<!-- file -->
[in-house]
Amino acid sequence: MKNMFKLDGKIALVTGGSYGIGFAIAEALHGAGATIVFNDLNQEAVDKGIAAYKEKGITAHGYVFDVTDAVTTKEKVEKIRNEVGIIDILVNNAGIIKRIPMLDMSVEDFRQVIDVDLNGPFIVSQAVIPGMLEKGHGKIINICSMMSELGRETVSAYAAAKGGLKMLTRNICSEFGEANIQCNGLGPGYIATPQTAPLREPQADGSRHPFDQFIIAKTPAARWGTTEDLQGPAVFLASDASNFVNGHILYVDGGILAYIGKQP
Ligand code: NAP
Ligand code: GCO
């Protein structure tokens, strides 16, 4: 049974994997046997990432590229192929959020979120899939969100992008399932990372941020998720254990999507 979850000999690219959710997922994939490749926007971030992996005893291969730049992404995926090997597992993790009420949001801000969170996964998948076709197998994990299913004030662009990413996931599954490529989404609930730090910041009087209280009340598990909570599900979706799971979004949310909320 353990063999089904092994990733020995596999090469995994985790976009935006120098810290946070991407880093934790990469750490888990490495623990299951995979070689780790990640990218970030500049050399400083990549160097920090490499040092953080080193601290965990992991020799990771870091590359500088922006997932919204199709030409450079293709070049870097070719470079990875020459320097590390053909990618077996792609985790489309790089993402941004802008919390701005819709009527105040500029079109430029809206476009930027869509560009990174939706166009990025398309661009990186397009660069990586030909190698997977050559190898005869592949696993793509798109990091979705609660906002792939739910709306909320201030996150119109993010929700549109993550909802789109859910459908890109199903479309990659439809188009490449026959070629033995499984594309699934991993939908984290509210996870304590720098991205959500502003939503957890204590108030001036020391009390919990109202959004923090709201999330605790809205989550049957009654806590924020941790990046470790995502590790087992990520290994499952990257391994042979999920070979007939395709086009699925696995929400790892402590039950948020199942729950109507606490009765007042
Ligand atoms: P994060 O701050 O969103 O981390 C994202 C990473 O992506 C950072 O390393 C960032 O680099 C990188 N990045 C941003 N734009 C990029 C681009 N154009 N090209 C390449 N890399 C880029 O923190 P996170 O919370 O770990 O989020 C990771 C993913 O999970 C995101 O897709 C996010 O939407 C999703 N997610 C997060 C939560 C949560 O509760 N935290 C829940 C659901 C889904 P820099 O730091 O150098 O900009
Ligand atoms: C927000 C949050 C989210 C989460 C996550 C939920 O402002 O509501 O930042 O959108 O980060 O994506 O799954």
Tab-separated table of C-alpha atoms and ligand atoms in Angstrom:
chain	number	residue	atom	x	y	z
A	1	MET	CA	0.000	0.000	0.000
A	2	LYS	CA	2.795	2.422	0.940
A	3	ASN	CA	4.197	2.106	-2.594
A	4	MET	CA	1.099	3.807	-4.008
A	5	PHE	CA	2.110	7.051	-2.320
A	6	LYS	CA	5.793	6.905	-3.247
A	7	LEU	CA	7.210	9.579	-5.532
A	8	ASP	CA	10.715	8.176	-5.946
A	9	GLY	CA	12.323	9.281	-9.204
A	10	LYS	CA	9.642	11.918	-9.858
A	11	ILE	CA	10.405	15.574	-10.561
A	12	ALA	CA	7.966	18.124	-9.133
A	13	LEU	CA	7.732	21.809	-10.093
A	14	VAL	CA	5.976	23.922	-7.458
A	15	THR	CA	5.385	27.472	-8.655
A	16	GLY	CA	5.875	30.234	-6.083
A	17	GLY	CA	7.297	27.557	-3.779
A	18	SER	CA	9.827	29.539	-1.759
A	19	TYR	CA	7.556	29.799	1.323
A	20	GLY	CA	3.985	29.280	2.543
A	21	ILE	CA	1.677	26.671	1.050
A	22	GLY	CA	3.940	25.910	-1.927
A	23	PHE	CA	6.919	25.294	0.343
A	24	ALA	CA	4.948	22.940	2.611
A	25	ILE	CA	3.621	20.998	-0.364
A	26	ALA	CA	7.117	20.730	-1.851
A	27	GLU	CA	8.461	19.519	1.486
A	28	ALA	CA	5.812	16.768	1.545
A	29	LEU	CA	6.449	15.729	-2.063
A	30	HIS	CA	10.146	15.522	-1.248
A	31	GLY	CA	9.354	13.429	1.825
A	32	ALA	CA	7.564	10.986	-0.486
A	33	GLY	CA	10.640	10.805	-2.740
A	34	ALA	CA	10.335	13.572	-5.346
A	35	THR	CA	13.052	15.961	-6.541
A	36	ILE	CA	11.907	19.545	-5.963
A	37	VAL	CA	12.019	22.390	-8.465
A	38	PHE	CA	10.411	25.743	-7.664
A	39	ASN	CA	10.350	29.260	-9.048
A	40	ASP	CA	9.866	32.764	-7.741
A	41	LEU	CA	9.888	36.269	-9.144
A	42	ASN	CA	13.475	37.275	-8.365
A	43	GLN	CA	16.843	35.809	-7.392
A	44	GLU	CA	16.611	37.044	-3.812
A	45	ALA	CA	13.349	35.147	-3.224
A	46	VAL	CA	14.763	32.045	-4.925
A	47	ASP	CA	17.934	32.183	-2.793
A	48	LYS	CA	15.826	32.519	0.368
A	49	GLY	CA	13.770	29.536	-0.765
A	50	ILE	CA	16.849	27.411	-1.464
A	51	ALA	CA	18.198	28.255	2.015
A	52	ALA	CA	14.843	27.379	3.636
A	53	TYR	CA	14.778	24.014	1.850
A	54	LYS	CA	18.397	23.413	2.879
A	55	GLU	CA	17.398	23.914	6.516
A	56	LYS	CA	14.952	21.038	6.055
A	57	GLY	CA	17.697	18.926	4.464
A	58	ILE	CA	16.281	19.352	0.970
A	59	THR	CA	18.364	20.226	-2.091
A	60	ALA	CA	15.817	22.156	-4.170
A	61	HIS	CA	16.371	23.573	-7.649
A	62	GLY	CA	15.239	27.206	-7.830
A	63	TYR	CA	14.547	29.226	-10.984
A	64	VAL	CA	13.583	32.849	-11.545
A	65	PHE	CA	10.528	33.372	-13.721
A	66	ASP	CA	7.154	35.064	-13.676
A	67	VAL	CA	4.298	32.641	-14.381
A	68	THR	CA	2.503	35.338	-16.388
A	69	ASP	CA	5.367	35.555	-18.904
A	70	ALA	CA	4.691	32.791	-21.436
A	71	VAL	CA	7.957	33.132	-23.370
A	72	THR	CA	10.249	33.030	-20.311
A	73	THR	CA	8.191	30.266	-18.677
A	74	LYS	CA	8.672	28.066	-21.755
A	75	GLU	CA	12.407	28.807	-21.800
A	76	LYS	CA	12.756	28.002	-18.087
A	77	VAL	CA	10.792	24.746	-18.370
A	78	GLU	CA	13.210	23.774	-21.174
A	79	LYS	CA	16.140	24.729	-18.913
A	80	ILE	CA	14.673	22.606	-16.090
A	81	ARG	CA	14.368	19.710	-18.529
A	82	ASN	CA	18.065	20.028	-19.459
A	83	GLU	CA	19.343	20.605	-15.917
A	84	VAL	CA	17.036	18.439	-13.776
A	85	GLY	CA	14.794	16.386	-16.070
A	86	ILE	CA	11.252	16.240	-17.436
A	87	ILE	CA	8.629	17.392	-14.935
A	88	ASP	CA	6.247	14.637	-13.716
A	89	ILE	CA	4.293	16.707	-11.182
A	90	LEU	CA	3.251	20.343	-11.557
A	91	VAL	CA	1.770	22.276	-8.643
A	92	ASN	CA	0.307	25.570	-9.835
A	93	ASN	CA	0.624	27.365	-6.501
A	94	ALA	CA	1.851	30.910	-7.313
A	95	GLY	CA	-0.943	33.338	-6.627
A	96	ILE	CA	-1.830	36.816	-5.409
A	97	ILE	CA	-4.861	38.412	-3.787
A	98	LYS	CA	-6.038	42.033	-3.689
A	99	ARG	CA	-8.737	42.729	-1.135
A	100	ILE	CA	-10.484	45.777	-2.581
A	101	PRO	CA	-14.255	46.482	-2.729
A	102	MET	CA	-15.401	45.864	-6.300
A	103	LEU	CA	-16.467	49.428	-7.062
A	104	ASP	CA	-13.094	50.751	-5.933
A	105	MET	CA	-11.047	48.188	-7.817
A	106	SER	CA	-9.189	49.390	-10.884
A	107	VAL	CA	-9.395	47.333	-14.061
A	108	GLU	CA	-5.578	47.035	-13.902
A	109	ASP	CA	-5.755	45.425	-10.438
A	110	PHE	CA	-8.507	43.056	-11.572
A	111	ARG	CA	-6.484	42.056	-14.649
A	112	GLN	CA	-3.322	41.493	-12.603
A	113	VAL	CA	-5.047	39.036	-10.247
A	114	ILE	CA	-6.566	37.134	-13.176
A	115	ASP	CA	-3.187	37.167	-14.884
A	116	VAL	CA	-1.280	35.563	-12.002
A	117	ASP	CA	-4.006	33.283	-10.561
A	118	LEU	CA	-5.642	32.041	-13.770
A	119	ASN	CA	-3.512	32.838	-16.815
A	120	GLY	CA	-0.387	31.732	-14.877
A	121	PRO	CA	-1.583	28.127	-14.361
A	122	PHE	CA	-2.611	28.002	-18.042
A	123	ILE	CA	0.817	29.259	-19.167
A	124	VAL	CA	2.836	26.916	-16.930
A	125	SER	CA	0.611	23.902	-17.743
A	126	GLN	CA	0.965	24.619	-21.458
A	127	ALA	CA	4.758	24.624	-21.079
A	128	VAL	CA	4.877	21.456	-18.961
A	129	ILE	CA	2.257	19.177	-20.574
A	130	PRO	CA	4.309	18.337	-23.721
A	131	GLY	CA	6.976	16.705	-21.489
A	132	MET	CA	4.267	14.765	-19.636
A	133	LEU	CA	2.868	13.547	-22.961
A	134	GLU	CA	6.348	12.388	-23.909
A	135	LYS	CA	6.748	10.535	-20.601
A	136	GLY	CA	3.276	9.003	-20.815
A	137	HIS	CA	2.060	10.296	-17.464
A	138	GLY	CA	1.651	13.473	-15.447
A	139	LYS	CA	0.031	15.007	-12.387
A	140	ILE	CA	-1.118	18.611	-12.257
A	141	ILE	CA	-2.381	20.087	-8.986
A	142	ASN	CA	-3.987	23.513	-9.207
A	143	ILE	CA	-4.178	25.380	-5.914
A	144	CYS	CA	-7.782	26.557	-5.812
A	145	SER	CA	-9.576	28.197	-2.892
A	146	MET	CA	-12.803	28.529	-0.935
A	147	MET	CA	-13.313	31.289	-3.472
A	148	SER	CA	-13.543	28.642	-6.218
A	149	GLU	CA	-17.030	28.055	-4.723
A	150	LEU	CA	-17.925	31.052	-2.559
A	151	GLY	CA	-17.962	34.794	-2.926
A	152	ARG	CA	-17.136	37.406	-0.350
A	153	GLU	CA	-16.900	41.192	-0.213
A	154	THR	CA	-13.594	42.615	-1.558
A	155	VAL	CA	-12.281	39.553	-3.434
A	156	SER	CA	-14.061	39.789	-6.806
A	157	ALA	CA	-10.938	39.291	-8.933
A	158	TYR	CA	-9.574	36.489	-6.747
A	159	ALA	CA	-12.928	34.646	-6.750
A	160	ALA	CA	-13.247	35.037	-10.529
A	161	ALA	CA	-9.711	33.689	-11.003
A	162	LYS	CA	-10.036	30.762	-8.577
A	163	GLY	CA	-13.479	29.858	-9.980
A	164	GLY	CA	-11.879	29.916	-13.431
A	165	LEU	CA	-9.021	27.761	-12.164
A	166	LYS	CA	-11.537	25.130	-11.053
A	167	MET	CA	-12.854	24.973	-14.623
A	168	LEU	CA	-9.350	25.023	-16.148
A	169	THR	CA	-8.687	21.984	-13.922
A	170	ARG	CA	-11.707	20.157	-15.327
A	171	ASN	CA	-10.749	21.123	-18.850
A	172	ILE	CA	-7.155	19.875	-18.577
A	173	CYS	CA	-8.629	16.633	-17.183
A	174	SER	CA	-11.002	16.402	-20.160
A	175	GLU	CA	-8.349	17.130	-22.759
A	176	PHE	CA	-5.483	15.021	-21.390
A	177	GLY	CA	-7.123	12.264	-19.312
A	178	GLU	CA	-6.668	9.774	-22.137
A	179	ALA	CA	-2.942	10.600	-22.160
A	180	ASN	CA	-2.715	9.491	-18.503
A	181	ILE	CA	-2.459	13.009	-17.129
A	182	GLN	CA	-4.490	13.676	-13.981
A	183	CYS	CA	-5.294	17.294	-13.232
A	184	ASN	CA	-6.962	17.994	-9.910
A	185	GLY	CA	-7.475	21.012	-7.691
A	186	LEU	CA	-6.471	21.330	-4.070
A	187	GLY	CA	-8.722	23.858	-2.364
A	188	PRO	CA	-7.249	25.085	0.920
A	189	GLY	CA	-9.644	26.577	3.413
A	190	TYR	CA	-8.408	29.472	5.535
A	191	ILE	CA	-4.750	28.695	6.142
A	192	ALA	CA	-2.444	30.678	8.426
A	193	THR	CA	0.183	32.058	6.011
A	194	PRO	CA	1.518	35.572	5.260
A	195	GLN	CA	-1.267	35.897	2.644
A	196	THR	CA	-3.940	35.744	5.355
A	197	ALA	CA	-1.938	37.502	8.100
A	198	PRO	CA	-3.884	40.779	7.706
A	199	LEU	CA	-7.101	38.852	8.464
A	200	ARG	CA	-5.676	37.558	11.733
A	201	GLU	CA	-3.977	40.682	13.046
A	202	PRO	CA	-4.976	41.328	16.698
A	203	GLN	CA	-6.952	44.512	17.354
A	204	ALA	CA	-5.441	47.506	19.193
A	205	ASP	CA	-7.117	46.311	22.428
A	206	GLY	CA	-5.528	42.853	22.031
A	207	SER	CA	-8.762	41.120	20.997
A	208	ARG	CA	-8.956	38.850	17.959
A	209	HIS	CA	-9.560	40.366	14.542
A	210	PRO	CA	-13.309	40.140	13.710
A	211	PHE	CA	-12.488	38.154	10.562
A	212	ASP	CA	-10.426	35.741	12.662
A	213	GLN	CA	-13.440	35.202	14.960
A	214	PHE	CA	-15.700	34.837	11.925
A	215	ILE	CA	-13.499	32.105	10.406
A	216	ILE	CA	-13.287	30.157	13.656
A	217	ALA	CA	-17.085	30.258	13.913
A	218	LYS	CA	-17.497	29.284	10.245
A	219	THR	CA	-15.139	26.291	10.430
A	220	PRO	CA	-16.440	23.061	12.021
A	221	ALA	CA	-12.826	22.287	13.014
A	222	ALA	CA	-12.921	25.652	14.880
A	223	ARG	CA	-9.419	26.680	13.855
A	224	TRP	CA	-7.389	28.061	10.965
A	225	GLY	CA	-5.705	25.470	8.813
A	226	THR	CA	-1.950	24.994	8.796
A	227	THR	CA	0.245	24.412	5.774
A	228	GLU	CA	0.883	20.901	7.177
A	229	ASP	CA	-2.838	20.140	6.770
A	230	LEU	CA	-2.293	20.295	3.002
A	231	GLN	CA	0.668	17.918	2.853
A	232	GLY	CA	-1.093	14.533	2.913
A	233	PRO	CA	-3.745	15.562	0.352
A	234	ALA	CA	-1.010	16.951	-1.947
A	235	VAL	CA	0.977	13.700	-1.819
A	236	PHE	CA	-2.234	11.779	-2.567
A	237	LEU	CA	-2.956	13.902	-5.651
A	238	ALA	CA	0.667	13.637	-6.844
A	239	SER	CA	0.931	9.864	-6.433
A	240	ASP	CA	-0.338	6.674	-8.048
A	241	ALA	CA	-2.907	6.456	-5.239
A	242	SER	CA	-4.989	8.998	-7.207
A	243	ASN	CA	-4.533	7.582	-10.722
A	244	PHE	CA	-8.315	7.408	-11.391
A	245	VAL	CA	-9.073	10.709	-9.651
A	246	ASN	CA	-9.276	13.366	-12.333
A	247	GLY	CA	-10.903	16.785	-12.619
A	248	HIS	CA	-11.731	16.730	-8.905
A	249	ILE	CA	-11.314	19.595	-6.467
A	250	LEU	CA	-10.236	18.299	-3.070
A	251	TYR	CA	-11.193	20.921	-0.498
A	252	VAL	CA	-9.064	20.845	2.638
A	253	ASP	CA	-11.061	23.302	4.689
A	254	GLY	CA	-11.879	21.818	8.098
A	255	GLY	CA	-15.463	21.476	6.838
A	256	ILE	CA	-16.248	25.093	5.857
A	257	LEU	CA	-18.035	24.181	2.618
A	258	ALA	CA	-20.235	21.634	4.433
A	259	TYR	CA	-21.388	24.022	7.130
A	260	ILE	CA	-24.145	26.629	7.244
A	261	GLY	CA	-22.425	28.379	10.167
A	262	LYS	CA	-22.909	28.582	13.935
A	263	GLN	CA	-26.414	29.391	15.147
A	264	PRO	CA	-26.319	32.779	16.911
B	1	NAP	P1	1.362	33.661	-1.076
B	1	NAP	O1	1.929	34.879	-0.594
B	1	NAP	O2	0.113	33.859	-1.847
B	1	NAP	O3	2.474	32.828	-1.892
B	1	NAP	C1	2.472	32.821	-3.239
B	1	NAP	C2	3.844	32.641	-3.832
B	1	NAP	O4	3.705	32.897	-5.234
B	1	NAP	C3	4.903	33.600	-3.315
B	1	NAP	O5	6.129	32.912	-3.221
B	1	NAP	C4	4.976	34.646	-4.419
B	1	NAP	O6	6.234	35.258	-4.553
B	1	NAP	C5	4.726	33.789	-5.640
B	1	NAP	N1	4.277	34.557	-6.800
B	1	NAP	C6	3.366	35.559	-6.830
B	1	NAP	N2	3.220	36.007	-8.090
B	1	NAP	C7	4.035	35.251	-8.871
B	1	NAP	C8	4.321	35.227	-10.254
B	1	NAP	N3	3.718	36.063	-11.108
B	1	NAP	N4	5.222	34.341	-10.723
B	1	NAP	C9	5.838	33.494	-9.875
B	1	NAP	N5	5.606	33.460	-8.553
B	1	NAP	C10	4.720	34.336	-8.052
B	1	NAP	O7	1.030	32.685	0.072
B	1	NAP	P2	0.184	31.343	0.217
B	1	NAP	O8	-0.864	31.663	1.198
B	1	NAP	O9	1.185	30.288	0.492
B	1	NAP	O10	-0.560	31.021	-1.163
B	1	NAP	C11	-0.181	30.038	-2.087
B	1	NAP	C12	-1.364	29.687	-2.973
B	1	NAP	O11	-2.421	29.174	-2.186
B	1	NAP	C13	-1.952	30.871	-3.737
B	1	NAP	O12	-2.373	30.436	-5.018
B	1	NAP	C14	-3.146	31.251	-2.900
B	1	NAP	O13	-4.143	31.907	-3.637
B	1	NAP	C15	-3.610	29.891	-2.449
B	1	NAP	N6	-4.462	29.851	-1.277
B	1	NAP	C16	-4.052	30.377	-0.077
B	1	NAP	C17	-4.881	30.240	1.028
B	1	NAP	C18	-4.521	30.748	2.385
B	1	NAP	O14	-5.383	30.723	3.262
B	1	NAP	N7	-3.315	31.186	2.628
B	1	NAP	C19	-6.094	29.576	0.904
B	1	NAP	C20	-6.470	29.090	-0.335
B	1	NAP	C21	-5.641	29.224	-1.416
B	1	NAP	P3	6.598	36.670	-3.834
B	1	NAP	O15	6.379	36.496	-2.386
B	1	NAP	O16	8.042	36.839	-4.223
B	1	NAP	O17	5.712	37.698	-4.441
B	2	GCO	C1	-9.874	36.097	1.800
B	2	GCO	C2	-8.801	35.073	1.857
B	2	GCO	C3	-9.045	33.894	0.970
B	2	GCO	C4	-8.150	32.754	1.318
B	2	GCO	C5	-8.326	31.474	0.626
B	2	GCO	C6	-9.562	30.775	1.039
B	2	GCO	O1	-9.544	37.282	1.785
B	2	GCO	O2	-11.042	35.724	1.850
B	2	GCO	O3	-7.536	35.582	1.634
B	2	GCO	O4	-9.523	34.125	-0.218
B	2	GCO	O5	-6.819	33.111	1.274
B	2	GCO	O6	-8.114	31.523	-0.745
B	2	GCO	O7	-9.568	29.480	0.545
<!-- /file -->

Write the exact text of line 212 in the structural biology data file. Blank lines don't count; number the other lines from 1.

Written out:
A	203	GLN	CA	-6.952	44.512	17.354